Display Settings:


Send to:

Choose Destination

thiamin diphosphate biosynthesis II (Bacillus)

General Background : THIAMINE "Thiamin", also known as vitamin B1, is known to play a fundamental role in energy metabolism. Its discovery followed from the original early research on the anti-beriberi factor found in rice bran. Beriberi, a neurological disease, was particularly prevalent in Asia, where the refining of rice resulted in the removal of the thiamin-containing husk . The anti-beriberi substance was crystallized from rice polishings by Jansen and Donath in 1926 . The structure and synthesis of thiamin were reported by Williams . The compound was named thiamine when it was believed to be an amine. When it became clear that it is not an amine, the 'e' was dropped, and the name was changed to thiamin . Thiamin biosynthesis in bacteria is composed of the separate formation of the pyrimidine and thiazole moieties, which are subsequently coupled to form : THIAMINE-P (see : PWY-6893). About This Pathway This pathway describes the last part of the thiamin biosynthesis pathway - the coupling of the two moieties of thiamin, forming : THIAMINE-P, and its phosphorylation to the biologically active form, : THIAMINE-PYROPHOSPHATE. Although it is not absolutely clear at this time, it is possible that the key enzyme of the pathway, : BSU38290-MONOMER, acts in vivo on different substrates in different organisms. This pathway describes the process as documented in : TAX-1423.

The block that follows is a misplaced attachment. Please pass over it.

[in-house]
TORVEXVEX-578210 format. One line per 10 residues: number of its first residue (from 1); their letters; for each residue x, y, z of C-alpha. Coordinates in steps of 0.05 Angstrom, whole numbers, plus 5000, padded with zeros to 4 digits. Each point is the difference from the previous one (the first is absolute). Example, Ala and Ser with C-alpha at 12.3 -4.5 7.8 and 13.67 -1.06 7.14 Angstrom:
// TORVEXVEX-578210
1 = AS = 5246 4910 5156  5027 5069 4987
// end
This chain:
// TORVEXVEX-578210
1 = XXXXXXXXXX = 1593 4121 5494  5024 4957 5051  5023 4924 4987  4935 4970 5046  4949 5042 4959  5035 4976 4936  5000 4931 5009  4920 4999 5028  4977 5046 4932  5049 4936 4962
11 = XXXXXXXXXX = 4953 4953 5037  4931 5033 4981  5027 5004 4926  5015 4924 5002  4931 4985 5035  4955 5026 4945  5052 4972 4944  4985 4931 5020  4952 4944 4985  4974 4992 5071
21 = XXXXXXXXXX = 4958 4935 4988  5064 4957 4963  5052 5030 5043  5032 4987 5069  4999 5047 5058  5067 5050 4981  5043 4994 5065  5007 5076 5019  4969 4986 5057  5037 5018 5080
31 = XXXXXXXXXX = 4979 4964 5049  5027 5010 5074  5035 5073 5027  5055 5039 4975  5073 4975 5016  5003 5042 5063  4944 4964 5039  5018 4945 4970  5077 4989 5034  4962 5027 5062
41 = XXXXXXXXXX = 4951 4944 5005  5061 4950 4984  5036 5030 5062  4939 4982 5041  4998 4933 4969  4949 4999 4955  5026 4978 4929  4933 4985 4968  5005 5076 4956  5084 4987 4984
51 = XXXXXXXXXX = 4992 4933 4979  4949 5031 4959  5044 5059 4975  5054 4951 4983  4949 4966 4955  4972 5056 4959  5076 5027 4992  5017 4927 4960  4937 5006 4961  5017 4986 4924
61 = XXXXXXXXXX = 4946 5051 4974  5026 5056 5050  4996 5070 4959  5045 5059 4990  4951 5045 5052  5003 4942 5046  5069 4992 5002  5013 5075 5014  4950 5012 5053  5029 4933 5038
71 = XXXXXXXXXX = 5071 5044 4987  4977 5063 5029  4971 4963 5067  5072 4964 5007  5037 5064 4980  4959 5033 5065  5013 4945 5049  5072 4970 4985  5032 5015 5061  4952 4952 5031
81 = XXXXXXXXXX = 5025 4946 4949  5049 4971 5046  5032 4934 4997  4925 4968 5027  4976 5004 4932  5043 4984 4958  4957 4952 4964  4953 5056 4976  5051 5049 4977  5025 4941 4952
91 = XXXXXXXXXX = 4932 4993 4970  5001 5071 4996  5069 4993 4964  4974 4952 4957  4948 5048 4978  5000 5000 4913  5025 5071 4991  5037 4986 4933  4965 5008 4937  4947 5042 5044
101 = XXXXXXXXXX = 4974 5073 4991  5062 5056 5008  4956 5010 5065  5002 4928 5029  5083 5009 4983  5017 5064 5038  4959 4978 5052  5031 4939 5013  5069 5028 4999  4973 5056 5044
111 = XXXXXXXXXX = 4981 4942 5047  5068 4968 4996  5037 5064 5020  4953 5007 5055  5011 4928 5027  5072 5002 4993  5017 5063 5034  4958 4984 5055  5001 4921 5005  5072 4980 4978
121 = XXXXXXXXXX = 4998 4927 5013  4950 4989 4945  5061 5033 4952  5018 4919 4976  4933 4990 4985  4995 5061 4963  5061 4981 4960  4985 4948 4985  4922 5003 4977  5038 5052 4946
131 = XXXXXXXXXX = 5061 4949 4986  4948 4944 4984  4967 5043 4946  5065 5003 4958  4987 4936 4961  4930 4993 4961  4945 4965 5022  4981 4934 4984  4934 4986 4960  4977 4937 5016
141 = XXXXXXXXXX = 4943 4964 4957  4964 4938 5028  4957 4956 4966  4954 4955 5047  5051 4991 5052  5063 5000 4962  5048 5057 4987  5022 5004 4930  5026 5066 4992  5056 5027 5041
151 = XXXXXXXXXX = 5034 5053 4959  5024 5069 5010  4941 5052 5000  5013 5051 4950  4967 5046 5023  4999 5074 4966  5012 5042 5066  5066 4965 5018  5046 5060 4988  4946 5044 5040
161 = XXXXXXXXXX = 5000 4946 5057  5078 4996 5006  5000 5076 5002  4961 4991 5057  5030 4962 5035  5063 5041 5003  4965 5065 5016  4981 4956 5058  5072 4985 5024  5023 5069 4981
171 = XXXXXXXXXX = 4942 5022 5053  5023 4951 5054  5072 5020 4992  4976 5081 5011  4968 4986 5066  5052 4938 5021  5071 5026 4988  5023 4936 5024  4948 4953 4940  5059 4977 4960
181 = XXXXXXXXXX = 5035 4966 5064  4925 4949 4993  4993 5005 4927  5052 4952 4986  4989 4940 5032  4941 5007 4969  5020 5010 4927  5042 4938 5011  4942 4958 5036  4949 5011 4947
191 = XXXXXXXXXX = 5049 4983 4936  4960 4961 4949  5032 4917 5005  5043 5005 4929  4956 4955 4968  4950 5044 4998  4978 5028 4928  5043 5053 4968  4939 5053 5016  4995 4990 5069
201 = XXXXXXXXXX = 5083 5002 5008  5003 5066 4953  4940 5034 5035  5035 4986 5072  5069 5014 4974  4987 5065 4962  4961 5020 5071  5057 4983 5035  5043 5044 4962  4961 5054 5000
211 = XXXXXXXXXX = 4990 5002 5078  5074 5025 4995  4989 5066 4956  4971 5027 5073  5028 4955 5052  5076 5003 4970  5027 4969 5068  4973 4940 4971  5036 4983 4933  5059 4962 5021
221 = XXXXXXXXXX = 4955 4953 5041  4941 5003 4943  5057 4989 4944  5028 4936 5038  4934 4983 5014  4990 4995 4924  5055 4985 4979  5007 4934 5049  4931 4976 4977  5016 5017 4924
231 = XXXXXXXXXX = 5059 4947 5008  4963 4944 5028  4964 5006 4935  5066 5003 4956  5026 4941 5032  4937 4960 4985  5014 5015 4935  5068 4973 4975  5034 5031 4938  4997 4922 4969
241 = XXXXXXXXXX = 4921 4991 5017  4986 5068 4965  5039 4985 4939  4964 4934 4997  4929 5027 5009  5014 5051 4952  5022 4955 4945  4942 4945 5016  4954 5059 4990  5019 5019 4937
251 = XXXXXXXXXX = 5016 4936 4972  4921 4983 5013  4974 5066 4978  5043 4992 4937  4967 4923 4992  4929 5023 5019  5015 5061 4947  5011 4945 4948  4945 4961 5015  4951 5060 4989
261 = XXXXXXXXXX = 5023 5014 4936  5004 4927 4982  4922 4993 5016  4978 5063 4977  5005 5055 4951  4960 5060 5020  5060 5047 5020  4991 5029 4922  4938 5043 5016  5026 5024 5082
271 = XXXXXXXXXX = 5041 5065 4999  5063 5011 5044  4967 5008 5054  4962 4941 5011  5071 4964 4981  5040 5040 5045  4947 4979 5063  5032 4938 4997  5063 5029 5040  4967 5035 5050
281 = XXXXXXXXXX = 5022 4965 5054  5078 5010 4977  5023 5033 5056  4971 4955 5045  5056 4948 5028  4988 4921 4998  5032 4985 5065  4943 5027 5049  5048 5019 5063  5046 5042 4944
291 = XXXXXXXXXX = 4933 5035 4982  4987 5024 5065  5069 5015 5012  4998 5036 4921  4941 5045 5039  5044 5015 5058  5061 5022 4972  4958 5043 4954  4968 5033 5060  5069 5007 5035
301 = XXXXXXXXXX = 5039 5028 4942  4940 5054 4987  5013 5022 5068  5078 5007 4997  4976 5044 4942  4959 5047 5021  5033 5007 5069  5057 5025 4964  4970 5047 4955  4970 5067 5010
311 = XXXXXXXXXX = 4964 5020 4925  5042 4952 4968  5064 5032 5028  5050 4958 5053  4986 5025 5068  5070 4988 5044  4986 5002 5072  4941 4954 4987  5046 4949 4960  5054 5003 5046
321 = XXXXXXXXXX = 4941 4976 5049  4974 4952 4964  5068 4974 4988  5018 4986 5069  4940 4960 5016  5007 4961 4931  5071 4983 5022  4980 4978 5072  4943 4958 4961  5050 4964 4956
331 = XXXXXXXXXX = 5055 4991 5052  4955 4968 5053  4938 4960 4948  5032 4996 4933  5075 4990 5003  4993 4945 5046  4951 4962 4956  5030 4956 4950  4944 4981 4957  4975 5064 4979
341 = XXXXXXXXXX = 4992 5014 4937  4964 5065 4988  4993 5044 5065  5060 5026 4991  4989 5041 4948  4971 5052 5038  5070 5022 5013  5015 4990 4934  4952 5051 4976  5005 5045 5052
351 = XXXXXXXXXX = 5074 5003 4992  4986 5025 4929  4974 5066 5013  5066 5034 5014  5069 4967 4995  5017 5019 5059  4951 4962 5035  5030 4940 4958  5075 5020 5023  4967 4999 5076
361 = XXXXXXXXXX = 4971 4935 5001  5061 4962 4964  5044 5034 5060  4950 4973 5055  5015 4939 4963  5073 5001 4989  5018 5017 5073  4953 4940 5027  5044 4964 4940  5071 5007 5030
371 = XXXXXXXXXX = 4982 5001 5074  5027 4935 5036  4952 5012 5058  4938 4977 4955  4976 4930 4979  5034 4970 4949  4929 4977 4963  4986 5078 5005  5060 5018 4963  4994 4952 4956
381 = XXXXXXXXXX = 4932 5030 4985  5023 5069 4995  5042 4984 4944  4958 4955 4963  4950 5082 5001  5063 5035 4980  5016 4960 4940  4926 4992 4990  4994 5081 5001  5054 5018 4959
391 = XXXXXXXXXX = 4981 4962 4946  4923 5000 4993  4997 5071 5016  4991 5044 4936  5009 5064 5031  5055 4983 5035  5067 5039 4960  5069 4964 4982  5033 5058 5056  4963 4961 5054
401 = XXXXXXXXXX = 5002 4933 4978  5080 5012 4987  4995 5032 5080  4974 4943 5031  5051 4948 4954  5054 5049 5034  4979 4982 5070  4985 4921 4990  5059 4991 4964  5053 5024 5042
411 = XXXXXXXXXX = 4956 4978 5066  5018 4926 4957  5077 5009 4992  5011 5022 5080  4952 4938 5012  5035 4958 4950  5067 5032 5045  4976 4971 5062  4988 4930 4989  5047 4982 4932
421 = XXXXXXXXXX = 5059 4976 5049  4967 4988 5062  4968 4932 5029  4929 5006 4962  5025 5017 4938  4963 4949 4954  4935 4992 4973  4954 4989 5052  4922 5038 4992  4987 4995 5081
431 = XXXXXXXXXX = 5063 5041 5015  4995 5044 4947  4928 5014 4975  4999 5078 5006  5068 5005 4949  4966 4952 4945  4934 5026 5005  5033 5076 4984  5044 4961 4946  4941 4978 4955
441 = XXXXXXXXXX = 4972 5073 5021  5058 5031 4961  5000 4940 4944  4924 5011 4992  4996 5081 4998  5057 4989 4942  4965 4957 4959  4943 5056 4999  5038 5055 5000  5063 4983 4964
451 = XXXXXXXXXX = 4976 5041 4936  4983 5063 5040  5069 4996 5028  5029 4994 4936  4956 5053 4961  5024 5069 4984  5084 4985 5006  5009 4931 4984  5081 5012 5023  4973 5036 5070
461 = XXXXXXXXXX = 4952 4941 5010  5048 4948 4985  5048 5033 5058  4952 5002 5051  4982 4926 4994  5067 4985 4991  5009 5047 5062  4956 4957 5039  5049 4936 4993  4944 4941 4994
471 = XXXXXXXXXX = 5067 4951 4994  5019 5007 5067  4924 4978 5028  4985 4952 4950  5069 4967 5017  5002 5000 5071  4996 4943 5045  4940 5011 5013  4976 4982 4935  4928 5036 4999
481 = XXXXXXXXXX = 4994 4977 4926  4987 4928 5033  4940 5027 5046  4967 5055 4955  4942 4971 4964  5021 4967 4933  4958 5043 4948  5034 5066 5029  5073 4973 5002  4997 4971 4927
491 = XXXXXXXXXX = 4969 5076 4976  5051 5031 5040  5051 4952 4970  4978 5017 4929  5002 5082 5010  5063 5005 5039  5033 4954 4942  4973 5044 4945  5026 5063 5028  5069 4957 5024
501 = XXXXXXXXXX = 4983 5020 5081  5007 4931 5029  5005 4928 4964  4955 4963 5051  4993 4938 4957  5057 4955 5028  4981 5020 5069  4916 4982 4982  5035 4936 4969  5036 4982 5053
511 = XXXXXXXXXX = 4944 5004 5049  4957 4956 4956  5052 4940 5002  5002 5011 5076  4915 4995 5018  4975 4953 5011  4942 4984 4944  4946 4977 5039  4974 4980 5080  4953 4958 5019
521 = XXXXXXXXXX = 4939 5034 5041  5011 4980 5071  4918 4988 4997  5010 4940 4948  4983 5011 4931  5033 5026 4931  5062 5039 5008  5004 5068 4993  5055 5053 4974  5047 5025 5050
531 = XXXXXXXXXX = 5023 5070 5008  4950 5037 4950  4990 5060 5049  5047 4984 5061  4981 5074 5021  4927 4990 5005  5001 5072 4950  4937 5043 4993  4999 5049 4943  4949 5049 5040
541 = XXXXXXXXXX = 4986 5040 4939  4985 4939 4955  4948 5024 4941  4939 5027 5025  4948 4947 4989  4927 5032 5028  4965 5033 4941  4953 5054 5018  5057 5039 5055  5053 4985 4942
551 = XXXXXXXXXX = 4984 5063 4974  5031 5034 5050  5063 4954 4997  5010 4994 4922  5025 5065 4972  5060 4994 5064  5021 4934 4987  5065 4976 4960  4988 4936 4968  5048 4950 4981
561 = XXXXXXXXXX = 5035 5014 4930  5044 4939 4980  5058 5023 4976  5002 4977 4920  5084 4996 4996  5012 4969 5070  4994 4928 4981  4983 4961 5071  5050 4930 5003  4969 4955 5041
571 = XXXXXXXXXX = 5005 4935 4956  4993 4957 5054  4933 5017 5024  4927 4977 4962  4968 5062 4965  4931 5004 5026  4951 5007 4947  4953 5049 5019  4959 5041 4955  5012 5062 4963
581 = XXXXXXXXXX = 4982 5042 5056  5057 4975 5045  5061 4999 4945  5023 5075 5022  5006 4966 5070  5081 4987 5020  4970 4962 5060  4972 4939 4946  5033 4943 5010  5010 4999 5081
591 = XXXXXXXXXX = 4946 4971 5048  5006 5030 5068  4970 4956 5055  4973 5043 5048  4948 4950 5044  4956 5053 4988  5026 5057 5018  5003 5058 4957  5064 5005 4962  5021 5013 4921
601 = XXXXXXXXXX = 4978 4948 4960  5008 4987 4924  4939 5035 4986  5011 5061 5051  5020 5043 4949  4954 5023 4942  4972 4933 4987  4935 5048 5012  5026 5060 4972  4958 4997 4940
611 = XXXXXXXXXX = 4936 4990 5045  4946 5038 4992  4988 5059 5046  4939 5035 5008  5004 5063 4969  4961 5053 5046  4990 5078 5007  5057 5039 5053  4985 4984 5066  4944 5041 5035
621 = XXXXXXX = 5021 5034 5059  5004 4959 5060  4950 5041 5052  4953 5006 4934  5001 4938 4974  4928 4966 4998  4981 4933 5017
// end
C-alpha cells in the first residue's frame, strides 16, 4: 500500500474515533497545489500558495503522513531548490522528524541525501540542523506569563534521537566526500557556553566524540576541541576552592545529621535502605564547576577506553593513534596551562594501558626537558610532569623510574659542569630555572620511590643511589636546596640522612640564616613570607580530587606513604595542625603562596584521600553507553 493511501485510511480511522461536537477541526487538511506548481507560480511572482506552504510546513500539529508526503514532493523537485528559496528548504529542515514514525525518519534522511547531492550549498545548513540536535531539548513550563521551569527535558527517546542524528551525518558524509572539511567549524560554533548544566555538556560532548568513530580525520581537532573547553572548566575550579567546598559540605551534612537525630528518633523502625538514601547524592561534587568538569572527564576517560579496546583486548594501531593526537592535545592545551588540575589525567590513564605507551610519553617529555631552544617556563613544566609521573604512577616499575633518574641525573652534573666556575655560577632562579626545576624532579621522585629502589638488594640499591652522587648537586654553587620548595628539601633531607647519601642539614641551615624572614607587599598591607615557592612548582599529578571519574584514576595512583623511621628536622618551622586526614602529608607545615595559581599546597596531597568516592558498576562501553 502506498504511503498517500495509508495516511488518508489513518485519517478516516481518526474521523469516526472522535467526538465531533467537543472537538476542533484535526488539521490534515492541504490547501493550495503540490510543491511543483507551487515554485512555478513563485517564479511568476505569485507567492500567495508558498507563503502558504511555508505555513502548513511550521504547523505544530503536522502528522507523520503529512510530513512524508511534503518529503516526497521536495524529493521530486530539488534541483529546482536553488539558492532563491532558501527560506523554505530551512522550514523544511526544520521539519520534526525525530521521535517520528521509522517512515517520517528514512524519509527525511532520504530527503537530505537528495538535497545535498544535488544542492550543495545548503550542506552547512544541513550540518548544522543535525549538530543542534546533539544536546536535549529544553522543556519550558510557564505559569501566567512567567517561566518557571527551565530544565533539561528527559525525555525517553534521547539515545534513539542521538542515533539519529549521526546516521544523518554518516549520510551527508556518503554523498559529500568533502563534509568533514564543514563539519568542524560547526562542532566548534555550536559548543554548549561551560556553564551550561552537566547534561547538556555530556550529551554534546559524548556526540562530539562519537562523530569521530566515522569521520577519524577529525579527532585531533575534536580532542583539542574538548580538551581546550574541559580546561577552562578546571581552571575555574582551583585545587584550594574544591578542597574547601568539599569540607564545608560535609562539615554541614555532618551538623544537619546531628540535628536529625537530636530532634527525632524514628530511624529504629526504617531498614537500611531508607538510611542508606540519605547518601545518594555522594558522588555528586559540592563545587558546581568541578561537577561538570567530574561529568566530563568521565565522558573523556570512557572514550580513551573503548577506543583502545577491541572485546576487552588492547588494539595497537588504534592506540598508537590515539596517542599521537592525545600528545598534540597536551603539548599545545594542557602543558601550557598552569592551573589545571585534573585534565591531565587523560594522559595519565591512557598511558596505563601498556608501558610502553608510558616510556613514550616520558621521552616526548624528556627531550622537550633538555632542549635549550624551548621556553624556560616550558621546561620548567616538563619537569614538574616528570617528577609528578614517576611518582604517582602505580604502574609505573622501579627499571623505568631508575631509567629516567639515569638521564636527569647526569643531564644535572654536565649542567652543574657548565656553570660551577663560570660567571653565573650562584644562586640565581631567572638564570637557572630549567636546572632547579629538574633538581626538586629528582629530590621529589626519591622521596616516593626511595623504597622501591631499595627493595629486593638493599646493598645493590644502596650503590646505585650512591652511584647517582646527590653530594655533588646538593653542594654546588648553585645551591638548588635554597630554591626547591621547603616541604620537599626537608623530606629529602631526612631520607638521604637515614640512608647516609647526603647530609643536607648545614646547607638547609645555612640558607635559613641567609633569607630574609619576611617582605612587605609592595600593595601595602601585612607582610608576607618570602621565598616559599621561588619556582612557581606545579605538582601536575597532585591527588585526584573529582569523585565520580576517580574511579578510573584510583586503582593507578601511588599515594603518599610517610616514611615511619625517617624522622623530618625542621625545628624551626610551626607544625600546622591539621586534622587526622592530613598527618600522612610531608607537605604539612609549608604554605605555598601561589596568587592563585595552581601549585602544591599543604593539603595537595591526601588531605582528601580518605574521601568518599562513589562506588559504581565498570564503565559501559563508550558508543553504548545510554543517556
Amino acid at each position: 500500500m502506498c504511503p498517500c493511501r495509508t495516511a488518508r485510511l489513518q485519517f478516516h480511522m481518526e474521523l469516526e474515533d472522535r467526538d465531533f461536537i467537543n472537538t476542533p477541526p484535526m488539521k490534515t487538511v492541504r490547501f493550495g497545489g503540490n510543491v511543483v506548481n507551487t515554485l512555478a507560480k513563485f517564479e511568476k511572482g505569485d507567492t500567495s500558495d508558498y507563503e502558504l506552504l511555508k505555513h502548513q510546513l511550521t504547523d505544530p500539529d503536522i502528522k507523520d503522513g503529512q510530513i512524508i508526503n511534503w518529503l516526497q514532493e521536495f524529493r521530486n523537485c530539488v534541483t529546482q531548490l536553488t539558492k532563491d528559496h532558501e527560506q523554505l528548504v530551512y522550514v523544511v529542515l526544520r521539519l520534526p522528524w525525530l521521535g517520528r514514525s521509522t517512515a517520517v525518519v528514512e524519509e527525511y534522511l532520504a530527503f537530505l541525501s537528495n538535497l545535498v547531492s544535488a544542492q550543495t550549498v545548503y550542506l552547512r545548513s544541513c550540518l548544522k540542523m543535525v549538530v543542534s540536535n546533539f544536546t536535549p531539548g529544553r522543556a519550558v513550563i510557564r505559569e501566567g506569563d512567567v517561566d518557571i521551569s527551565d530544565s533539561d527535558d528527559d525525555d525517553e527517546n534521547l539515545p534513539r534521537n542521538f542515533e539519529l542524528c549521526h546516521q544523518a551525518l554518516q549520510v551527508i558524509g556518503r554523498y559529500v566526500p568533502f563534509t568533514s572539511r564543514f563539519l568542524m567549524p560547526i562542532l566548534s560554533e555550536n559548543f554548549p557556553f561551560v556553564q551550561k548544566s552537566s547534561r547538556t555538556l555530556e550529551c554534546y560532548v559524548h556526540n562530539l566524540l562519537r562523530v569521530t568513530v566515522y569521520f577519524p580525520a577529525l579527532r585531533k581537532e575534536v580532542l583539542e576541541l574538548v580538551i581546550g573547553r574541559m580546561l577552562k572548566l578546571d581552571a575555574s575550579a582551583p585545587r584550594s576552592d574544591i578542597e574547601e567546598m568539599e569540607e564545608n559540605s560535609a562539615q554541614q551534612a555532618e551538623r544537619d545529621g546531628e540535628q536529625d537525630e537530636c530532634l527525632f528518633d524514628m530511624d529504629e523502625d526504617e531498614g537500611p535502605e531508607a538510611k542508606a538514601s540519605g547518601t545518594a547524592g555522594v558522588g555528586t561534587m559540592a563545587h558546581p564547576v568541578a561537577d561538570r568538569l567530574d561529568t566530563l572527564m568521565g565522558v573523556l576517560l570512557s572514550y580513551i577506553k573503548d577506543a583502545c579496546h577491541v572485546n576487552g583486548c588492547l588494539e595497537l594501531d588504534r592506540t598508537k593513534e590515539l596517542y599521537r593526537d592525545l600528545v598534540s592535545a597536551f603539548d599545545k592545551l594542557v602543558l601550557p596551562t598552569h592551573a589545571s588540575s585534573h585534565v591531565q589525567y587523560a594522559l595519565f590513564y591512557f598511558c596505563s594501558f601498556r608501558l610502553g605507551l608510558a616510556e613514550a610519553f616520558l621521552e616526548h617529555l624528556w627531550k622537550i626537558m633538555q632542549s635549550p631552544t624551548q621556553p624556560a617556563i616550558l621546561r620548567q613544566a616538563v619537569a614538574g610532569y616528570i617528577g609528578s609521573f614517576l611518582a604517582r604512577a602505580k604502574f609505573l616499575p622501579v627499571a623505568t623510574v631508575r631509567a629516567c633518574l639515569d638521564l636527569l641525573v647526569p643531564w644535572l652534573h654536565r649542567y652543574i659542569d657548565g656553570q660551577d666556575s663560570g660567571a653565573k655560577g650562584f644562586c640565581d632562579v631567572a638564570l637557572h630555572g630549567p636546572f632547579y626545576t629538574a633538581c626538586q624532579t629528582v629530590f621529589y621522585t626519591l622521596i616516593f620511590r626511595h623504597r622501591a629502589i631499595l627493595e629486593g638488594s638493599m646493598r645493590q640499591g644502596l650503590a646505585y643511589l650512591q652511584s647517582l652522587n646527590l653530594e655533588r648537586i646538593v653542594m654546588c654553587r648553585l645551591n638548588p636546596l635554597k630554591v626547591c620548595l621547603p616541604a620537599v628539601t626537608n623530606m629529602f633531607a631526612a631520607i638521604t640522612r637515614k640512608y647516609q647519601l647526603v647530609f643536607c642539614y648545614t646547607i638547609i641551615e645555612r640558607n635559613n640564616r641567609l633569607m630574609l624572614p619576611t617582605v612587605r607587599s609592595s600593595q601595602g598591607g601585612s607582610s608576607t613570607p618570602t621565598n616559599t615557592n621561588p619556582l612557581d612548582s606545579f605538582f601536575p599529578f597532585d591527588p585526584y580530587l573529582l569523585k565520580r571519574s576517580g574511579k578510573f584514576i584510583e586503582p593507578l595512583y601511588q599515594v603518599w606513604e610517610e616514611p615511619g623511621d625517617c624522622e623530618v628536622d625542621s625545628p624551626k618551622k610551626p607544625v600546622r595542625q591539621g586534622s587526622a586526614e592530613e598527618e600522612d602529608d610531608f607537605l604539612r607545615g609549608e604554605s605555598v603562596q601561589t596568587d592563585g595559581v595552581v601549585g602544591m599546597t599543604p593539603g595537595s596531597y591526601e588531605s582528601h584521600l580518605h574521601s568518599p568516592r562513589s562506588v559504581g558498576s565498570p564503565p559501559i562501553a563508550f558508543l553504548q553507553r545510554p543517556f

from BIOCYC source record: BSUB_PWY-6893
Type: pathway
Taxonomic scope
organism-specific biosystem
Bacillus subtilis

Supplemental Content

Recent activity

Your browsing activity is empty.

Activity recording is turned off.

Turn recording back on

See more...
Support Center